When Jon Stewart retired from the Daily Show it was a big surprise that a South African was picked as his successor. Who is Trevor Noah? I confess I didn't watch Comedy Central either before or after the transition. I developed a liking for Jon Stewart from watching him on other shows, and watching the odd clip. Trevor Noah has not crossed my radar as much, but always in a favourable way.
He is very unique. This book explains some of it.
The circumstances of his birth were unusual in many ways. His Xhosa mother was very independent and defied apartheid rules by living in a white area and working in a non traditional job for blacks, secretary. She befriended a white man, a Swiss German and told him she wanted a child by him. He resisted, but later said he wanted to be involved with his son. Of course this was made very difficult. A mixed race chid could be classified as a colored. This meant he could not be seen with either his father or his mother or they could be jailed.
Trevor could be described as polyglot. His mother encouraged himHis black relatives asked him to pray in English as non speakers felt that language was more effective He spoke several African languages, Xhosa, Zulu Tsonga, Sotho, bit of Afrikaans which helped him to socialize with more people and even help him get out of tight spots.
Trevor knew poverty. As a youngster he learned to like bone marrow and at one point ate a variation of worms. He was tied to shoplifting where he escaped because camera could not pick up the darkness of his skin. Stealing was fairly normal but copying CDs to resell was critical to his survival. Everyone has a story of what they got away with: http://www.johnfdavidson.com/2013/08/what-have-you-gotten-away-with.html
Trevor got involved with a lot of questionable activities, that is activities the middle class establishment would question. In reality he was born into a situation where to get ahead his activities were normal. If he was a little sharper than his peers he might do a little better. Inside he had a conscience and was supported by his mother.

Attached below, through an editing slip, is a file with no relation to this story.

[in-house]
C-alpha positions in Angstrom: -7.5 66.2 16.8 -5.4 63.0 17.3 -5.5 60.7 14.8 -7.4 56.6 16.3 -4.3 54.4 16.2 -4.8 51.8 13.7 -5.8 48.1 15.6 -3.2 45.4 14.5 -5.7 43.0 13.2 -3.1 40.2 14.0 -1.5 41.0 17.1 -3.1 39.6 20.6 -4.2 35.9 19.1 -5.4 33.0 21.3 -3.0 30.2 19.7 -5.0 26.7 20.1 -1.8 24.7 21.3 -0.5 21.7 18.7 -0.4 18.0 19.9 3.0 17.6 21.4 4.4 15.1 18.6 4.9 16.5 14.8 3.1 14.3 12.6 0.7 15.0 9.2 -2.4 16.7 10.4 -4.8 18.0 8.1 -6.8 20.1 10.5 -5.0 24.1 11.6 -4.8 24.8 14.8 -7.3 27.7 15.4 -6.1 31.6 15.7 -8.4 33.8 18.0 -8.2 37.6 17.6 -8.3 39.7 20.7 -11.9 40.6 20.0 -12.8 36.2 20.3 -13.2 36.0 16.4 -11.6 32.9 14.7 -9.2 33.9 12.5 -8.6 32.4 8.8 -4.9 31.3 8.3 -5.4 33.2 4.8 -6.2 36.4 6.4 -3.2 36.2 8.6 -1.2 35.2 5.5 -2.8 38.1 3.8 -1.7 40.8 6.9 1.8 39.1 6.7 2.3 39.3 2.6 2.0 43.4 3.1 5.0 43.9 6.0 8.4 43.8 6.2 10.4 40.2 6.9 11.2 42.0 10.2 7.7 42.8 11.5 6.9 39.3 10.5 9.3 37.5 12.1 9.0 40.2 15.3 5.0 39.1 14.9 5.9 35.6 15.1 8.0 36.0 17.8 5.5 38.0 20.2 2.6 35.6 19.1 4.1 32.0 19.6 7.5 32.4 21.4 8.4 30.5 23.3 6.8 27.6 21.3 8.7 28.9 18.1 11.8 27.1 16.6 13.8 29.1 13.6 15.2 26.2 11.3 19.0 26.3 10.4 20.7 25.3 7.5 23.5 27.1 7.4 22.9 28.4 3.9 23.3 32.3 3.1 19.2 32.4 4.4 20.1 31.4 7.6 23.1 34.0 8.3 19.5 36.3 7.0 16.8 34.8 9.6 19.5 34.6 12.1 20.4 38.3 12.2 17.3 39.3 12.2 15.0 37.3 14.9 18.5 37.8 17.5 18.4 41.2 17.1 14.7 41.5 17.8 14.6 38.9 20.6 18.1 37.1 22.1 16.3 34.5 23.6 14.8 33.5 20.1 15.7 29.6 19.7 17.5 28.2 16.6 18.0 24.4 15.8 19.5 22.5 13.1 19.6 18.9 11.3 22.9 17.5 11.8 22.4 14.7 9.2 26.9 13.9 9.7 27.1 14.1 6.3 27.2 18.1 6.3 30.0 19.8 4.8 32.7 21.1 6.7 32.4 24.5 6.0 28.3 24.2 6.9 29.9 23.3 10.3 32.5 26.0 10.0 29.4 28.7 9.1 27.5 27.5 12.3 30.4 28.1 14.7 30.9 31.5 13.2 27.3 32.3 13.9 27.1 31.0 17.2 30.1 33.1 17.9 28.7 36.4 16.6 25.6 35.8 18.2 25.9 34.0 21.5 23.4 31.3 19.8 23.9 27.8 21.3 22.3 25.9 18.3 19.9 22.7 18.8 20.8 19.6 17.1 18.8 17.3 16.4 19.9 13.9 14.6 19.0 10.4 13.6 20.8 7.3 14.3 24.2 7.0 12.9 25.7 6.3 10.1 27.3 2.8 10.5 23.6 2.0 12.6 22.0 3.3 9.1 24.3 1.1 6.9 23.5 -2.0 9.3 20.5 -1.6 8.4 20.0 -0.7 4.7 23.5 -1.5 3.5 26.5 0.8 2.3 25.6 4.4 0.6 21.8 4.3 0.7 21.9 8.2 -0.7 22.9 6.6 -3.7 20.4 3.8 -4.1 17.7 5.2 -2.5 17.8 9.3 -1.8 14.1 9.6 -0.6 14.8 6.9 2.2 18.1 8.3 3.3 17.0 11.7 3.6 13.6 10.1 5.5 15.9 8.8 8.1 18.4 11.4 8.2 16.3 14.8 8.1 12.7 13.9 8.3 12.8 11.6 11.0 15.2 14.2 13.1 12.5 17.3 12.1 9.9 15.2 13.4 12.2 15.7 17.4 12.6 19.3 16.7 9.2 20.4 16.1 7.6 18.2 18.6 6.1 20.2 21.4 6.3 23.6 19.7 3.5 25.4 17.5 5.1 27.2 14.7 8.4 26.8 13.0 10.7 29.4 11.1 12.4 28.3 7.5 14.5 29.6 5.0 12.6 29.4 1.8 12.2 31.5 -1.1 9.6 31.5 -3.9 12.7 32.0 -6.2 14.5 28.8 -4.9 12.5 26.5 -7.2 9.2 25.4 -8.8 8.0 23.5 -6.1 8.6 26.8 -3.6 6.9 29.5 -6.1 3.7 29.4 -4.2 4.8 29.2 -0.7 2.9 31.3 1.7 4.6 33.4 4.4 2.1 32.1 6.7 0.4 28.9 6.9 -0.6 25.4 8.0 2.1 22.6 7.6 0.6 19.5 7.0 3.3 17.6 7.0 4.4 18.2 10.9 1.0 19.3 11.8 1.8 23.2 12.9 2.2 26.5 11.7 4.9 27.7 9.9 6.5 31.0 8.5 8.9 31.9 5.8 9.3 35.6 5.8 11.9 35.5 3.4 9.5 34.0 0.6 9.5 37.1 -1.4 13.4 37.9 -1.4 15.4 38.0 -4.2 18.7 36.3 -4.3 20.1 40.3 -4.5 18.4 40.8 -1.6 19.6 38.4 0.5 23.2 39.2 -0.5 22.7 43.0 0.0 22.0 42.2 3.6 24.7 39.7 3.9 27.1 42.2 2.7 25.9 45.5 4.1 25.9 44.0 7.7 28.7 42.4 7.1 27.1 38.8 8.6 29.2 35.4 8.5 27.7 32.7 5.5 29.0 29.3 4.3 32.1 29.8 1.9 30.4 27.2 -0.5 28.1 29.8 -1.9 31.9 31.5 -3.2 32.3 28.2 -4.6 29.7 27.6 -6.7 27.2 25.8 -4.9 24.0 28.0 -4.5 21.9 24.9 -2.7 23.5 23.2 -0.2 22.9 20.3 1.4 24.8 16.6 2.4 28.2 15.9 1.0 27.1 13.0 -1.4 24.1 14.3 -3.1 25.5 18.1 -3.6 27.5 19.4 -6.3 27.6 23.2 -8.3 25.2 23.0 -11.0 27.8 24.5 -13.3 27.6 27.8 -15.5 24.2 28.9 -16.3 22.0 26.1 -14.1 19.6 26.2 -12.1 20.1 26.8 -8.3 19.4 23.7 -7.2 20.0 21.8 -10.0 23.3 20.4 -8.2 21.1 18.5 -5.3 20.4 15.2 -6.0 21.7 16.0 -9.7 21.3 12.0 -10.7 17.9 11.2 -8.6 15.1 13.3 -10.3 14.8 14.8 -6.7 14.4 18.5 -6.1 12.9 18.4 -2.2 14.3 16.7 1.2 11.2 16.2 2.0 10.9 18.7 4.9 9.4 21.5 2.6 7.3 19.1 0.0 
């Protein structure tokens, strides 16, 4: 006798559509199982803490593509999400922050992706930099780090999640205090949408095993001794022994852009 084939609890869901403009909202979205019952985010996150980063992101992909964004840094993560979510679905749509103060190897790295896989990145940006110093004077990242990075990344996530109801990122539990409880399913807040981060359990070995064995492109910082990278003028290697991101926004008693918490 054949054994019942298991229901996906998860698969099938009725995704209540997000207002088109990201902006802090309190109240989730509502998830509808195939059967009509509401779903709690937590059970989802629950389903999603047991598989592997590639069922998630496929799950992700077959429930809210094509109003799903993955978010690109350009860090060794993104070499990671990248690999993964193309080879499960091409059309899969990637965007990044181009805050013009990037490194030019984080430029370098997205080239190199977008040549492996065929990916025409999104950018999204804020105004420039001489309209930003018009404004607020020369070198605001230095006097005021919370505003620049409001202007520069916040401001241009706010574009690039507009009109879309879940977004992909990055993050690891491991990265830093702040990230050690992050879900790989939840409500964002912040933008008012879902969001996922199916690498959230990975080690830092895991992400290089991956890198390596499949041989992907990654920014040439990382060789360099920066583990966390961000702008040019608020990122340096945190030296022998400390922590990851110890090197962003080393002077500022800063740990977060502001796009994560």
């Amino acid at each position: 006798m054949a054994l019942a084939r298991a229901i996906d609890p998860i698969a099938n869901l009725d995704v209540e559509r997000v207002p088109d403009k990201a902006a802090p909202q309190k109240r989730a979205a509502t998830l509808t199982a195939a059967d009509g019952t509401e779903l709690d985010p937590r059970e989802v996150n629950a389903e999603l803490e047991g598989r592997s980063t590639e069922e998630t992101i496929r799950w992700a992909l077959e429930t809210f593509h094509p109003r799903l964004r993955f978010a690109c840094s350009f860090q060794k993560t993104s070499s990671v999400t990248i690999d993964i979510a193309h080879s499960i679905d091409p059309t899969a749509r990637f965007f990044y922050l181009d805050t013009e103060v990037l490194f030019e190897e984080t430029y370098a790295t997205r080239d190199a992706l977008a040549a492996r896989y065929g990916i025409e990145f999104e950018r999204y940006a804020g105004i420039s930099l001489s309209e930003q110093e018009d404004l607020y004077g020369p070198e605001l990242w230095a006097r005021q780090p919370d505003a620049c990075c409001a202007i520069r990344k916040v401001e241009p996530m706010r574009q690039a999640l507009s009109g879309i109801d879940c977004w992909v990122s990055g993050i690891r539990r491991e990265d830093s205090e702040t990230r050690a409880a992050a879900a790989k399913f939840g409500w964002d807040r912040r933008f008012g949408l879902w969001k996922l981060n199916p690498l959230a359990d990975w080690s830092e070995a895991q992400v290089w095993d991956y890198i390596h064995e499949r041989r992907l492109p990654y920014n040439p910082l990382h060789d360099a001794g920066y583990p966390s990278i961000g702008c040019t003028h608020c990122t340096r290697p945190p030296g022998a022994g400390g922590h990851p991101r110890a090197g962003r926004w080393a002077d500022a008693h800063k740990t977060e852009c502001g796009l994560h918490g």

An analogy from the author: "Hustling is to work what surfing the Internet is to reading. If you add up how much you read on the Internet--tweets, Facebook posts, lists--you've read the equivalent of a sh*t ton of books, but in fact you've read no books in a year. When I look back on it, that's what hustling was..."
His mother was religious and dragged Trevor to three church services including one for whites most Sundays. She ended up married to a charming man (who Trevor also liked a lot), but eventually resented his wife's success and modern habits and became abusive. Trevor left home and the abuse continued even with another child. Near the end of the book we learn that she is shot by the now former husband and survives.
Trevor points out some oddities about apartheid. Chinese because there weretn't very many of them were not classified separately, but for convenience called blacks. Japanese (whose home country manufactured desirable cars and electronics) were honorary whites--as Trevor points few South African police could tell the difference.
His sense of humour is all through the book, but he covers some serious things. As a comedian he takes serious issues and frames them from a humorous perspective
Outside the book it turns out that Trevor was threatened by his former step father and fled the country. His ex step father was convicted of attempted murder. Trevor felt the South African police did not take domestic abuse seriously enough.
This book is not about his career, but there are a few references. Copying CDs leads to becoming a disc jockey. At age 18 he was acting in a role with a South African soap opera. We learn that at the time of his mother's shooting he had already established himself as a comedian and had even performed in Britain. Trevor established himself on South African television winning awards. Got involved with the Daily News and was able to step in after Jon Stewart decided to move on
When he makes you laugh it is probably comparing serious issues with ridiculous juxtapositions.